Media crema is half-and-half or light cream that comes in a can or box. It doesn’t need to be refrigerated until you open it. Keep some in your pantry and you’ll always have cream on hand to add a touch of richness to any dish that calls for milk.
You’ll find media crema in the Latin foods aisle of most grocery stores, or in a Mexican grocery. Of course, in Latin America, you’ll find it in just about every grocery store everywhere — even in fishing villages. Table cream is similar although not quite as rich. Media crema is not the same thing as evaporated milk or sweetened condensed milk.
I’ve never seen it in little boxes in US, but that’s often how we bought it in Mexico — and one box or can holds just about 1 cup (it varies slightly by manufacturer).
Unopened, media crema will last six months or more and can be stored just about anywhere. The solids will settle to some extent, so be sure to scrape out the container when you go to use it. Don’t just pour out the contents and miss the richest part.
Favorite Recipes for Media Crema
I use media crema in lots of different dishes. My favorites where it’s just SO much better than milk:
- Make your own sour cream totally from non-refrigerated ingredients — see my video of how easy it is!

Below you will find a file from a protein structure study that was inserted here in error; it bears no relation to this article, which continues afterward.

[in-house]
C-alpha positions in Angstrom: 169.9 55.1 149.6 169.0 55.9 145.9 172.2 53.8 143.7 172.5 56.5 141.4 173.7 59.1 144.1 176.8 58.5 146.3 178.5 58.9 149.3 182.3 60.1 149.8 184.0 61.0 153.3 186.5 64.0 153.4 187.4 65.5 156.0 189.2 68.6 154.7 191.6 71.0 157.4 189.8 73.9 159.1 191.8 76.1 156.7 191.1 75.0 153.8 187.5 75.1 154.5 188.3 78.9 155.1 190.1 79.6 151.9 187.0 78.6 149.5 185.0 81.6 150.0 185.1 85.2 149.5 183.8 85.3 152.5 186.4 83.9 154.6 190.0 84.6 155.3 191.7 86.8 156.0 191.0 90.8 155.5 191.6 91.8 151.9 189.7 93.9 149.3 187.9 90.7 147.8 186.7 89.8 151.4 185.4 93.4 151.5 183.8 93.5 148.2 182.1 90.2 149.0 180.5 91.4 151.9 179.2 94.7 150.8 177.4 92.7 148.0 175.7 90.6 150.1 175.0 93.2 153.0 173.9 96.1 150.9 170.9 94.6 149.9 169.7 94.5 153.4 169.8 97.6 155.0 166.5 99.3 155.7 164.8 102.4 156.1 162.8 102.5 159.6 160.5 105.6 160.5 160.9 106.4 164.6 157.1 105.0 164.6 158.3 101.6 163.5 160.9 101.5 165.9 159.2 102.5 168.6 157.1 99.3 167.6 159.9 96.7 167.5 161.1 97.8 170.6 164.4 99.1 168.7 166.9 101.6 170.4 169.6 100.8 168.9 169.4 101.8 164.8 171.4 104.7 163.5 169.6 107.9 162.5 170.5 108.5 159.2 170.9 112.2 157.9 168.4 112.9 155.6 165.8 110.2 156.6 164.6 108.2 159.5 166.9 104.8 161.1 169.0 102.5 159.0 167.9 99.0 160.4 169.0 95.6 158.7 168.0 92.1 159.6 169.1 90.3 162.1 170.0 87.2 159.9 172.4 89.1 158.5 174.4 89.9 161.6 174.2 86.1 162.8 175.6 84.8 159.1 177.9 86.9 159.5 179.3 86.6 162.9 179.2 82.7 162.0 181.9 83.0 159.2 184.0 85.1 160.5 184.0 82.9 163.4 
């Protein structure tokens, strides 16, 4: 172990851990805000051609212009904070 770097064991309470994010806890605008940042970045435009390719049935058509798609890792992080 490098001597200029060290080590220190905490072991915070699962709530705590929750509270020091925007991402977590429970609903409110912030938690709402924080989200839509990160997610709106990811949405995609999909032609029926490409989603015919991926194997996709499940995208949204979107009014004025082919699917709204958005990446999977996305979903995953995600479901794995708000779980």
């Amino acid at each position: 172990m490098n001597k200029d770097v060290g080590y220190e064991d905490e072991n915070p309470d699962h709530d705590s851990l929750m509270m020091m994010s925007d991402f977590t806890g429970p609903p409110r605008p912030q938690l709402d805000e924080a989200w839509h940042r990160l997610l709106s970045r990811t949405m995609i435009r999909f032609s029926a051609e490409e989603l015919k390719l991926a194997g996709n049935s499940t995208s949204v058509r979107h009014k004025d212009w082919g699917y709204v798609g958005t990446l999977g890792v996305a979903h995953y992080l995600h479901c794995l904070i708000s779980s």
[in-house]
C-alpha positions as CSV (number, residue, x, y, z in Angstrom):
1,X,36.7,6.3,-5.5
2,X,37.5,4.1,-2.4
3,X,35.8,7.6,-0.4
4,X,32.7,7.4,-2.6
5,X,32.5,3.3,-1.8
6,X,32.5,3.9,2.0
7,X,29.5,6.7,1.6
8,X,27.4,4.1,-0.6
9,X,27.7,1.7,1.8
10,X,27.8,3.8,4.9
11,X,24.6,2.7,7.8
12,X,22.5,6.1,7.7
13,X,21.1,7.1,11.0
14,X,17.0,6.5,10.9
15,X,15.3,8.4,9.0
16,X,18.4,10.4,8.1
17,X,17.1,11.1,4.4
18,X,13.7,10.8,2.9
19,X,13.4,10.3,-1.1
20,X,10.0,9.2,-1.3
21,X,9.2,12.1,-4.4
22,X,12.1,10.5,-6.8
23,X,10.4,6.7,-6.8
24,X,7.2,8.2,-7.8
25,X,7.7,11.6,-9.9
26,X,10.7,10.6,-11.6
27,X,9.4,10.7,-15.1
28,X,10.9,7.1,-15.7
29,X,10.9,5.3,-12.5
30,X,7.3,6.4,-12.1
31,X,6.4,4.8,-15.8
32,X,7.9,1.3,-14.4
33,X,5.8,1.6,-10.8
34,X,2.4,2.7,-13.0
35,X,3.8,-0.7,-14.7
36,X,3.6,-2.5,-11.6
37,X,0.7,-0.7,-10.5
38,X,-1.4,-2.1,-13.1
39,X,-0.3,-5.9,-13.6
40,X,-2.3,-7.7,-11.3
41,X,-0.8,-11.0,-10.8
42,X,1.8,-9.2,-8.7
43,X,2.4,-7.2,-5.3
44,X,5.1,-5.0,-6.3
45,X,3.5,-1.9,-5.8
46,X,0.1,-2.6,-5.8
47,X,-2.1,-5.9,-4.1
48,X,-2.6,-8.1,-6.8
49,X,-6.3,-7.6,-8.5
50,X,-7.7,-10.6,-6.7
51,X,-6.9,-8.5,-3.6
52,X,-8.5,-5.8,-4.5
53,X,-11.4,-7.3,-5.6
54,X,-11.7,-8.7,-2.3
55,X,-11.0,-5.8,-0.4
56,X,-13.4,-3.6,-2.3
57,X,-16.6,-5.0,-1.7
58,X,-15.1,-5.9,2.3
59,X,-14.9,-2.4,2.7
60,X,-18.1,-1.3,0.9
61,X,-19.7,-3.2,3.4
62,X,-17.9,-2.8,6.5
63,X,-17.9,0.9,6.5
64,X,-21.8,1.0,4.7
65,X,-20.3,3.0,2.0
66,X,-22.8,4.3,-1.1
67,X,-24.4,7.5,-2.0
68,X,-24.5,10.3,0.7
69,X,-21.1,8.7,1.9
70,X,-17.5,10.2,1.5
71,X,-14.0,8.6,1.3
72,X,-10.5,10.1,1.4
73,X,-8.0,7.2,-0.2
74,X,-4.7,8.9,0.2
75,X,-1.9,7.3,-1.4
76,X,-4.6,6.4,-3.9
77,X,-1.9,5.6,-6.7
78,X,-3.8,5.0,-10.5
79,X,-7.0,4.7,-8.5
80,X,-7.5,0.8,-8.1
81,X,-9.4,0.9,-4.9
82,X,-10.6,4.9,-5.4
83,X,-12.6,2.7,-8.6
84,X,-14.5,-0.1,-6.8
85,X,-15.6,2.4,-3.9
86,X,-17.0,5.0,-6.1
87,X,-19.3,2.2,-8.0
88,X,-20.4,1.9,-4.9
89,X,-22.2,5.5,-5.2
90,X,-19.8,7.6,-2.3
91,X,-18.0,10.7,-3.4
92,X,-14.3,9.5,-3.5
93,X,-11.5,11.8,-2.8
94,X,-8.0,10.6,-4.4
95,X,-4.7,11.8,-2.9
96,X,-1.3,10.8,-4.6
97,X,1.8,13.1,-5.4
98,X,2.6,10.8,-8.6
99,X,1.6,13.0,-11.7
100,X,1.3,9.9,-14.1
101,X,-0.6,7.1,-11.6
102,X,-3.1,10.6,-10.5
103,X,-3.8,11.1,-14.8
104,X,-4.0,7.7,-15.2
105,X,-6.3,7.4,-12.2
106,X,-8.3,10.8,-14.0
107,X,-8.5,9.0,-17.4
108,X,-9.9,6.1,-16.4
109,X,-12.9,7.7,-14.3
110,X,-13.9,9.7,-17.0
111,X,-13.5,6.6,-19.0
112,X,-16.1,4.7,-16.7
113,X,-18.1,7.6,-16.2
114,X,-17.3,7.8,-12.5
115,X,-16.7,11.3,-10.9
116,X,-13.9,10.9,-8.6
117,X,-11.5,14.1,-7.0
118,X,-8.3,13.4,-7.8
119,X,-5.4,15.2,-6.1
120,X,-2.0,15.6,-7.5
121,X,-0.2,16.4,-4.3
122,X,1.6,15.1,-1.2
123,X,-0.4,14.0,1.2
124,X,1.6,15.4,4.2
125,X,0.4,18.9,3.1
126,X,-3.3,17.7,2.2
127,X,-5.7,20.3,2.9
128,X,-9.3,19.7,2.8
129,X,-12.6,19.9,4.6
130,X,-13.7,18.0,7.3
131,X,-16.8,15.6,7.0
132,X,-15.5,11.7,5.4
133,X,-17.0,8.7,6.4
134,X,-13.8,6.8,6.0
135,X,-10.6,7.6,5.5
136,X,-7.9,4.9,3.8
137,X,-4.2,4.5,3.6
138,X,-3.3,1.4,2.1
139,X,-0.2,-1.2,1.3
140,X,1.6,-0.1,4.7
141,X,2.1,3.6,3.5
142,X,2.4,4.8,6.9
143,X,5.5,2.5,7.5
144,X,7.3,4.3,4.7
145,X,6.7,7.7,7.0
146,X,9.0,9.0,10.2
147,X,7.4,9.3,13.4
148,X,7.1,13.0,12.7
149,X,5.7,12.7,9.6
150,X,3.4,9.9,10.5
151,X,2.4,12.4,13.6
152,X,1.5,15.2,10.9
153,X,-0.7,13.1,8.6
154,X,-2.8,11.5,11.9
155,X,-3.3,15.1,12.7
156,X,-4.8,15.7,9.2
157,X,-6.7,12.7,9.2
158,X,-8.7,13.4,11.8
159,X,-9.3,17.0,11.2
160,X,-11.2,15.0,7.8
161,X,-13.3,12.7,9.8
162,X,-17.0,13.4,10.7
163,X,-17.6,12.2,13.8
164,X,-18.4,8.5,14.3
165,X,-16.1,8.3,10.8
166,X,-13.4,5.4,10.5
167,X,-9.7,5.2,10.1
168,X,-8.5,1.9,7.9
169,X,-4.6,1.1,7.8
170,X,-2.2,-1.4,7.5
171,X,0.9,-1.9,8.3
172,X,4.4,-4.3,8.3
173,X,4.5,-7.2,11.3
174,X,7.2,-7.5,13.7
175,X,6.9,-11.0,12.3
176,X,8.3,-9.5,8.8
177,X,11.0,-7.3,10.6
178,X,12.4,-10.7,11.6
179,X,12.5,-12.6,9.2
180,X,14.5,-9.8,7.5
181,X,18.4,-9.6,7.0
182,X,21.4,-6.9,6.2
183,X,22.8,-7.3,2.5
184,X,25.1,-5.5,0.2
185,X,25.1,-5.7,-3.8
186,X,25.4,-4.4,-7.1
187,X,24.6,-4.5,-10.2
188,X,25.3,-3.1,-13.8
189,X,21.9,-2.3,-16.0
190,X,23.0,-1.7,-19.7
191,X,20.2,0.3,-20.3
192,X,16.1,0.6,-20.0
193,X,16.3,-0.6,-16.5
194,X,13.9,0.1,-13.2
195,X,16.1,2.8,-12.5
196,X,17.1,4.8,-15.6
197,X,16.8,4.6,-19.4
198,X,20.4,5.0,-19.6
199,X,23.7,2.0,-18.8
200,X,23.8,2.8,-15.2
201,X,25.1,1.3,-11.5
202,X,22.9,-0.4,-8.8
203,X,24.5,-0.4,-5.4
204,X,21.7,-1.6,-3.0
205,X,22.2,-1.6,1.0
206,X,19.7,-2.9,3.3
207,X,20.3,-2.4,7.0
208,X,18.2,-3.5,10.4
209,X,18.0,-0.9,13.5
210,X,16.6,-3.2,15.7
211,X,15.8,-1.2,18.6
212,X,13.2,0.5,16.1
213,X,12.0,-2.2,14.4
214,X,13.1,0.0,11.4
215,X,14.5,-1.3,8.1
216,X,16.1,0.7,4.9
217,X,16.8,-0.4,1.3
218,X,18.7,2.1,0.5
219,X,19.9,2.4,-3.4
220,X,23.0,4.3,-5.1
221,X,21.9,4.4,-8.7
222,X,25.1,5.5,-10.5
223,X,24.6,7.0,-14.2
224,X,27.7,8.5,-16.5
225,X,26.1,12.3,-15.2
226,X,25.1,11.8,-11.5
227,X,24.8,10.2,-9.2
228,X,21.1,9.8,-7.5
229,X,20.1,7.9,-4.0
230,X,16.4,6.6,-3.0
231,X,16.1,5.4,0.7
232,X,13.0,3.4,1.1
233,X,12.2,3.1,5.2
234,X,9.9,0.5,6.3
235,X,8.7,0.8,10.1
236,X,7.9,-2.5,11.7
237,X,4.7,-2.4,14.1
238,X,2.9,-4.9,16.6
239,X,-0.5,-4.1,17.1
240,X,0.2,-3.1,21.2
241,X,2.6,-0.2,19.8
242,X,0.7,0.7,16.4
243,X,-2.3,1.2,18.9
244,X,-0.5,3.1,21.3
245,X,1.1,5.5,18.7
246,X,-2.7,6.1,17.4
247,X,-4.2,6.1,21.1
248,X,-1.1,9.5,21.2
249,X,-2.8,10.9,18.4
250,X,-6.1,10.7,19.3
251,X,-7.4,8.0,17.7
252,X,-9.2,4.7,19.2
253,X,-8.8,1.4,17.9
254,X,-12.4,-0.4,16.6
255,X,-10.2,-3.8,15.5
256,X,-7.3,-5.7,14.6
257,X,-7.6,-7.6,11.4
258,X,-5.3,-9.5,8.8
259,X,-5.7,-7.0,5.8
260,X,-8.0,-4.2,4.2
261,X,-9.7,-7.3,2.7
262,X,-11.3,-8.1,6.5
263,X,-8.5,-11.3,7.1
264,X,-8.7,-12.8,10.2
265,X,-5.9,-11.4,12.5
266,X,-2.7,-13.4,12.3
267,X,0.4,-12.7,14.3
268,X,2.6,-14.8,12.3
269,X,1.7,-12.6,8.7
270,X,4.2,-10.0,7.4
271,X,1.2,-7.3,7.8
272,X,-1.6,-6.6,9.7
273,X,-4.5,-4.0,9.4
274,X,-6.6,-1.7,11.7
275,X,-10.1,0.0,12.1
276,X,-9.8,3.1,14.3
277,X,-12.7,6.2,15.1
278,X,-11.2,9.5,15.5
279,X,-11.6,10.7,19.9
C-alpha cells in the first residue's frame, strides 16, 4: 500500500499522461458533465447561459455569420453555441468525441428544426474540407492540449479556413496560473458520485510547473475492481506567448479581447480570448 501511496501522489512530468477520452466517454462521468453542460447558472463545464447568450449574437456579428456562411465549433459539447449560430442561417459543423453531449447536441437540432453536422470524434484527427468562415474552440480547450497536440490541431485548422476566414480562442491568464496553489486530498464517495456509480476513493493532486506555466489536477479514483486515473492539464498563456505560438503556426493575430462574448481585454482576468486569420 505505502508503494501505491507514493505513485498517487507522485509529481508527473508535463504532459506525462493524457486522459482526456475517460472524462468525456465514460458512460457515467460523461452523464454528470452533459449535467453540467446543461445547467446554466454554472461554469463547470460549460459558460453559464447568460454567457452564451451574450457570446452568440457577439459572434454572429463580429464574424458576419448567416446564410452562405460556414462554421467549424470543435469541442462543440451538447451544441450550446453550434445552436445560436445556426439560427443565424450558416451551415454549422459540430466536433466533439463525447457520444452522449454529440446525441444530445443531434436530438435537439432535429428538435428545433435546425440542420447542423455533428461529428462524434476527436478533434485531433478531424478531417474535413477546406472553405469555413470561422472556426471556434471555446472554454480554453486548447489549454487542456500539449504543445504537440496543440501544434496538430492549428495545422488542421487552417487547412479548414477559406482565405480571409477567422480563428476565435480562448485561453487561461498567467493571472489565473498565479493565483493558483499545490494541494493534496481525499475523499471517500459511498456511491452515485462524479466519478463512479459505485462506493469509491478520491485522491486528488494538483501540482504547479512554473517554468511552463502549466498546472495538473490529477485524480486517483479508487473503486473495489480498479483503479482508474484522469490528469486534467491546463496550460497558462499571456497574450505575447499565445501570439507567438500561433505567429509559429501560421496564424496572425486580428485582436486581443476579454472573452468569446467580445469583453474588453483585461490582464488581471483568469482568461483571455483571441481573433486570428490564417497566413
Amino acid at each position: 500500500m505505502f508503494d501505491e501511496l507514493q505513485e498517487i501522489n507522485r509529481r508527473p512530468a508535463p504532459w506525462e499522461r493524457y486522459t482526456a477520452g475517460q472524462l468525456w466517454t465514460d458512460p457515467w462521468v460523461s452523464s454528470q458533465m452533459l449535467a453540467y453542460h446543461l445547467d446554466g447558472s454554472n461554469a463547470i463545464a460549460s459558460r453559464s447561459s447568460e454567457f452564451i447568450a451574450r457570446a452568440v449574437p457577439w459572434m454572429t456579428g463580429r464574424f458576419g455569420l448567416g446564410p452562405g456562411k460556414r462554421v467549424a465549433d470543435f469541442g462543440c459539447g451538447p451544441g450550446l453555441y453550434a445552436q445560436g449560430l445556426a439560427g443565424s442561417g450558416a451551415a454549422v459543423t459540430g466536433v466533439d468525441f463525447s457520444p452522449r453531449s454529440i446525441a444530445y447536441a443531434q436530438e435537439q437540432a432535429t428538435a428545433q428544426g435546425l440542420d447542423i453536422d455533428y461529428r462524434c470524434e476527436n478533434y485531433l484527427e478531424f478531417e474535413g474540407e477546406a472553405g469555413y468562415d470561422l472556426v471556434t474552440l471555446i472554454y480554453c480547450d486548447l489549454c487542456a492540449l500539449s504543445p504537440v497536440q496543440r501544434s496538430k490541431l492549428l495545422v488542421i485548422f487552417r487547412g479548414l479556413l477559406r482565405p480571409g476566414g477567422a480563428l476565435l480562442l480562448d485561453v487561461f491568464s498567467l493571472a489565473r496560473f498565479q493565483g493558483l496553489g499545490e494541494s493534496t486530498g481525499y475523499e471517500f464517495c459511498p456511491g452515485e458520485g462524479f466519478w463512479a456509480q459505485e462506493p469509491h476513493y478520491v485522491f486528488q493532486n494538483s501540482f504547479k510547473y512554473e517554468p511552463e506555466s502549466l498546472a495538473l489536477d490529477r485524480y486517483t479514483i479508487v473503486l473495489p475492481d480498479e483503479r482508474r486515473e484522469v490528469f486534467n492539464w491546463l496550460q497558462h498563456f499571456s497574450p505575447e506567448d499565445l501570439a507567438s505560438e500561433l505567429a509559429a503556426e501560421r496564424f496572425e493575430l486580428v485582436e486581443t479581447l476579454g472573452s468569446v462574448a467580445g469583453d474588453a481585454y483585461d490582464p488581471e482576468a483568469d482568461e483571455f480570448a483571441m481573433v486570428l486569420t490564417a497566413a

- Clam chowder, potato soup and other cream soups
- Macaroni and cheese
- Make your own Irish Cream (like Bailey’s)
- Fettucine Alfredo
- Pumpkin pie or pumpkin squares
- Scalloped potatoes/potatoes au gratin
- Cream sauces and cheese sauces such as the one for Sami’s Shrimp Tacos
- French toast, especially my praline French toast
- Salad dressings, including this cucumber dressing or dip
- Cakes, including this oatmeal cake
The only bad side to media crema is the fat and calories — yep, unfortunately, it IS just like using cream. If you’re looking for a lower fat option, use evaporated milk — it also comes in a can and will last nearly forever. It’s not nearly as thick and rich, though. And you can’t make sour cream from evaporated milk.Some links above (including all Amazon links) are affiliate links, meaning that I earn from qualifying purchases. Learn more.